California is not only one of the largest, most populated, state in the Nation but is also one of the most generous. Like all other States, California has participated in several welfare programs authorized by the Social Security Act and partially funded by the Federal Government. Its programs, however, provide a higher level of benefits and serve more needy citizens than those in most other States.
There are many different benefits available, depending on your needs and your circumstances. But you may not know what you are entitled to, or how to apply for a benefit, or what to do if you think you have been unfairly turned down for a benefit.
Low Income Welfare Benefits.
If you have a low income, you can claim for several benefits that can give you basic financial sustenance to live on. To get them, you will need to pass a ‘means test’, so you will have to give details of all your income and savings. If you live with a partner, civil partner or with your husband or wife, their income and savings are taken into account as well when deciding if you can get these benefits.
This is available to people with a low income that don’t have to look for work before they can receive benefit. These people are the:
- lone parents with children under 16 and
- people who are sick or disabled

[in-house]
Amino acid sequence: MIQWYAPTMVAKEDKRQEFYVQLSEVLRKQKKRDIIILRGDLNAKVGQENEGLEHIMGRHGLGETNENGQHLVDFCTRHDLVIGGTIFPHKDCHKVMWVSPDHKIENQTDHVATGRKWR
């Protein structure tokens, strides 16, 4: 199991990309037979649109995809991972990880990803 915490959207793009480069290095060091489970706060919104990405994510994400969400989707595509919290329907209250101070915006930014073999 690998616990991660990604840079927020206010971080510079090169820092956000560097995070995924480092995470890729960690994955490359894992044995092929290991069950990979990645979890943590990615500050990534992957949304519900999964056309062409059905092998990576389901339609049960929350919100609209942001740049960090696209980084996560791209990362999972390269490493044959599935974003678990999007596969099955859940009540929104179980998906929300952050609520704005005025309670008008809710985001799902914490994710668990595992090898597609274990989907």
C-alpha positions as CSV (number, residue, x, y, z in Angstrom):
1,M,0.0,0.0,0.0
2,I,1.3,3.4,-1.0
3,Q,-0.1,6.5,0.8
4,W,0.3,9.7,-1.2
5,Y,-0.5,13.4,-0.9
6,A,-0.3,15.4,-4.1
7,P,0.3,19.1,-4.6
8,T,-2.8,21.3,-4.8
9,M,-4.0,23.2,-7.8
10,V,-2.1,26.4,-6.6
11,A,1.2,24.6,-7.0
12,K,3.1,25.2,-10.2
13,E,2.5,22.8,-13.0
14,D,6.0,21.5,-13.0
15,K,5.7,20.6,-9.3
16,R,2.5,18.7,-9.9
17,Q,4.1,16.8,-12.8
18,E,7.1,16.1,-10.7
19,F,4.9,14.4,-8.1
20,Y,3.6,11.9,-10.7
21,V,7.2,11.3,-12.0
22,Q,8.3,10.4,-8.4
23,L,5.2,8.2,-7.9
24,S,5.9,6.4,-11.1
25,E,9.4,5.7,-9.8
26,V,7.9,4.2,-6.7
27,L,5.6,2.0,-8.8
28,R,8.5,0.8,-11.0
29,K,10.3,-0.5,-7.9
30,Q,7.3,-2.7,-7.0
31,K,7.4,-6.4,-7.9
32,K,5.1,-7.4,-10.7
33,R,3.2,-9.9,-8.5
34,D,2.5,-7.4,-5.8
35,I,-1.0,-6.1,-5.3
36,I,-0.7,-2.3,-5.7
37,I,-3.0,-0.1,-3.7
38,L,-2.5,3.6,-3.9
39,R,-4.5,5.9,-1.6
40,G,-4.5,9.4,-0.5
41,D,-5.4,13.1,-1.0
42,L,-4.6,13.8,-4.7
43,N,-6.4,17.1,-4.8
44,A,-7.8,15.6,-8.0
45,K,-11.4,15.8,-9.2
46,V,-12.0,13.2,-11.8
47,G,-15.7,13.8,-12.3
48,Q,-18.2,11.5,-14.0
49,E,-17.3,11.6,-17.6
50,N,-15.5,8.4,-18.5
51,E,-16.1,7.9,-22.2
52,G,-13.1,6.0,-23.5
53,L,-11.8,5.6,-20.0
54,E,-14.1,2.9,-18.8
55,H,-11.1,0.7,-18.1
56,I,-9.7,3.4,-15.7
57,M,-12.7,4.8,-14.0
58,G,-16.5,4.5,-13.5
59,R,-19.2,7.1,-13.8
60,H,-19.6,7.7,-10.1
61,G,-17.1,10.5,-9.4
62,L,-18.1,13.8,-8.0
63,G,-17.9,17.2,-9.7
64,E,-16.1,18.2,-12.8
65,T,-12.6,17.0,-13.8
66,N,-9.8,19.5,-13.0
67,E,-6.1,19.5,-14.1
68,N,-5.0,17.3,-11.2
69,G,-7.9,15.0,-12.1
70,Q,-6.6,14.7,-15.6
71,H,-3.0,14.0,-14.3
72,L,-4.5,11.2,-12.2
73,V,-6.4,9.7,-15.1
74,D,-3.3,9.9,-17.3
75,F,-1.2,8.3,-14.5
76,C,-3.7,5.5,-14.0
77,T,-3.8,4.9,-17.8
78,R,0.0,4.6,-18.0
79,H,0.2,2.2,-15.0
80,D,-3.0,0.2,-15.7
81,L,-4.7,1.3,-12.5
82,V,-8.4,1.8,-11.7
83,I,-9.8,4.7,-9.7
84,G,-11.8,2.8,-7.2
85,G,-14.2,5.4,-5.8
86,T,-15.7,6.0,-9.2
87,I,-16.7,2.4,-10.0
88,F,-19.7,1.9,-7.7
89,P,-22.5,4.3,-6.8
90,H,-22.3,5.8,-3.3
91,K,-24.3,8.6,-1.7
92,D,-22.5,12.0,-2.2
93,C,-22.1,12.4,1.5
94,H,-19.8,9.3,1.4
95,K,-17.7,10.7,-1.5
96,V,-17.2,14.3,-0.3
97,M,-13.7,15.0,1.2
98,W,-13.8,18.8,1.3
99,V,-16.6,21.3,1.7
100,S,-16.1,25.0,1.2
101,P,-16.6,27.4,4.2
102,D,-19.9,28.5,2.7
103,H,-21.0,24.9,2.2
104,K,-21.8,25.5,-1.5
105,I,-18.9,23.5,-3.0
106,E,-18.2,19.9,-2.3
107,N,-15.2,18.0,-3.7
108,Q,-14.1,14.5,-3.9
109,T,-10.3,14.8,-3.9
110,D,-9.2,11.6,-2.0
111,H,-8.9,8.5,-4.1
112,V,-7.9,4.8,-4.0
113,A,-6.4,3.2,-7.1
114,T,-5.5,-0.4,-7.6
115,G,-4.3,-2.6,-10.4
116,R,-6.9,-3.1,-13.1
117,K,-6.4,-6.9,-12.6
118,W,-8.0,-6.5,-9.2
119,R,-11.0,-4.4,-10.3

To claim, you must be under 60 years old and working for less than 16 hours a week. If you have a partner who lives with you, you can get income support only if he or she works less than 24 hours a week.
If you claim for Low Income Welfare Benefits and you are the parent of a child who lives with you, but the other parent lives elsewhere, you will be treated as having applied to the Child Support Agency. You will have to give information about the child’s other parent, unless this would put you or your children at risk. If you do not give this information, your Income Support may be reduced.
Disability Welfare Benefits
Depending on how long your illness or disability lasts and how disabled you are as a result, you may qualify for:
- Disability Living Allowance if you are under 65 or
- Attendance Allowance if you are 65 or older
You can claim for Disability Living Allowance or Attendance Allowance whether or not you work. They are not treated as income for the purpose of deciding whether you qualify for other means-tested benefits, such as Income Support, Tax Credits, Pension Credit, Council Tax Benefit or Housing Benefit. Disability Living Allowance and Attendance Allowance do not depend on any income you have and don’t require you to pay any National Insurance contributions in order to receive them.
If you were injured or became ill due to service in the armed forces, you may also be able to claim for a War Pension or financial help from the Armed Forces Compensation Scheme.